The Woman in Black
A gothic delight that Londoners have enjoyed non-stop for the past 20 years can once again be found in Denver, just in time for the Halloween season. As shadows lengthen from the sun's ever-lower daytime arc, and autumnal fogs begin to play tricks on the mind, the murky atmosphere of Eel Marsh House provides a perfect setting for an eerie tale.
Located at the end of Nine Lives Causeway—a tentative track cut through the marshes, which vanishes beneath the tides each evening—the East England seacoast manor holds unspeakable secrets that prey upon the locals and anyone else who dares venture upon its grounds.
Arthur Kipps (Lawrence Hecht), a middle-aged solicitor, engages the younger Actor (Andrew Horwitz) to help him prepare his presentation of a story he has written about a disturbing series of events that began when he was the Actor's age.
|(L to R) Andrew Horwitz as the Actor|
and Lawrence Hecht as Arthur Kipps
Hecht's experience shows in Kipps' muted but persistent idiosyncrasies and his struggle to improve his presentation: the case of an accomplished actor pretending to be a bad actor—a depiction fraught with perils, but one which Hecht navigates with ease.
Horwitz has the opposite challenge, to live up to the Actor's bravado—a guarantee to bring Kipps' story to life—and he does so with aplomb, morphing seamlessly into Kipps as a young man, eager to take on the seeming drudgery of travelling to a backwater to tidy up the estate of a deceased client.
Hecht, as the present-day Kipps encouraged by the Actor's instruction and praise, then switches to a series of supportive roles, which he inhabits with relish, while Horowitz, unleashed from his role as instructor, dives into the growing perturbations of young Kipps' once steady demeanor, subtly revealing the fissures of doubt.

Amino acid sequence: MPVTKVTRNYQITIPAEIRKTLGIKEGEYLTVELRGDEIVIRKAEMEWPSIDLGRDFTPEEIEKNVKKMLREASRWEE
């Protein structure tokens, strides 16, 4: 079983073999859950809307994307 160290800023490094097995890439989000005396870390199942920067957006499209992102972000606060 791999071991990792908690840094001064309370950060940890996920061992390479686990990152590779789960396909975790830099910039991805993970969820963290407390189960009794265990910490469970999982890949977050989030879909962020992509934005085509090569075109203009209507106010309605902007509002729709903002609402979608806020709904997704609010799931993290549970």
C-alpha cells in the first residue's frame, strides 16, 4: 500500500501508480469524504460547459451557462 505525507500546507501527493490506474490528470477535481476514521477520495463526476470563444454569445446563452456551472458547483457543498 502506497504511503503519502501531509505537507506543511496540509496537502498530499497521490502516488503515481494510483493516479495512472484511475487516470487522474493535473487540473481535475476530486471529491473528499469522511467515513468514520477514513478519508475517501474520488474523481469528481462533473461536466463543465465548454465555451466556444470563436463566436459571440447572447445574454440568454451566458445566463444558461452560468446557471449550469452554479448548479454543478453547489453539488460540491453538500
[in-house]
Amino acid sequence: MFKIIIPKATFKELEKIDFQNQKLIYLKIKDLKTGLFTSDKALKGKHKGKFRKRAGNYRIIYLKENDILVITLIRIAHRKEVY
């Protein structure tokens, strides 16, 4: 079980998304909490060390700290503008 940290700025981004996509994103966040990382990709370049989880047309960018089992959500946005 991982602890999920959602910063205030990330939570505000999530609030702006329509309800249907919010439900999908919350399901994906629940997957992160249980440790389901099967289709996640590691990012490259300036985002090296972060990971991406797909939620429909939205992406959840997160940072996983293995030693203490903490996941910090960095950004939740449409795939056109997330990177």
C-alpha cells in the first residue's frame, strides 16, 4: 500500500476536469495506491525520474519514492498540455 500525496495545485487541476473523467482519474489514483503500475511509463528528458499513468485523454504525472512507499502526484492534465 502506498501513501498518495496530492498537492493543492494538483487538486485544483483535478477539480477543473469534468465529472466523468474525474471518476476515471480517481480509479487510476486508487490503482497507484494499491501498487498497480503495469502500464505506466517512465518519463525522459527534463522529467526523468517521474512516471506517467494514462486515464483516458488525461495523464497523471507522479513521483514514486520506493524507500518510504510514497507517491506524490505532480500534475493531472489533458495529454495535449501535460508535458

|(L to R) Lawrence Hecht as Keckwick|
and Andrew Horwitz as Kipps
The script's shifting narrative point-of-view and character cross-pollinations add psychological depth to the novel's original straightforward storyline, as well as a backstage element that comments on the ancient rituals of theatrical medium itself.
As the story unfolds, tense moments increase in frequency, with the unforeseen fog and the elusive ghost appearing unexpectedly upstage and down.
The dynamic of these two "killers" should push us into an unsafe place that is frighteningly thrilling—and with the fog, this is true—but the appearances of the ghost leave us wanting for more effective uses of the special effects (scrim and lighting)—where sudden apparitions throughout the space should cause me anxiety over the empty seat next to me and the unlit street on the way to my car.
Still, the terror that followed Kipps sticks with me.
Modern Muse Theatre Company's production of The Woman in Black runs through November 14th at Margery Reed Hall, the University of Denver, University Boulevard and Evans Avenue. 303-780-7836.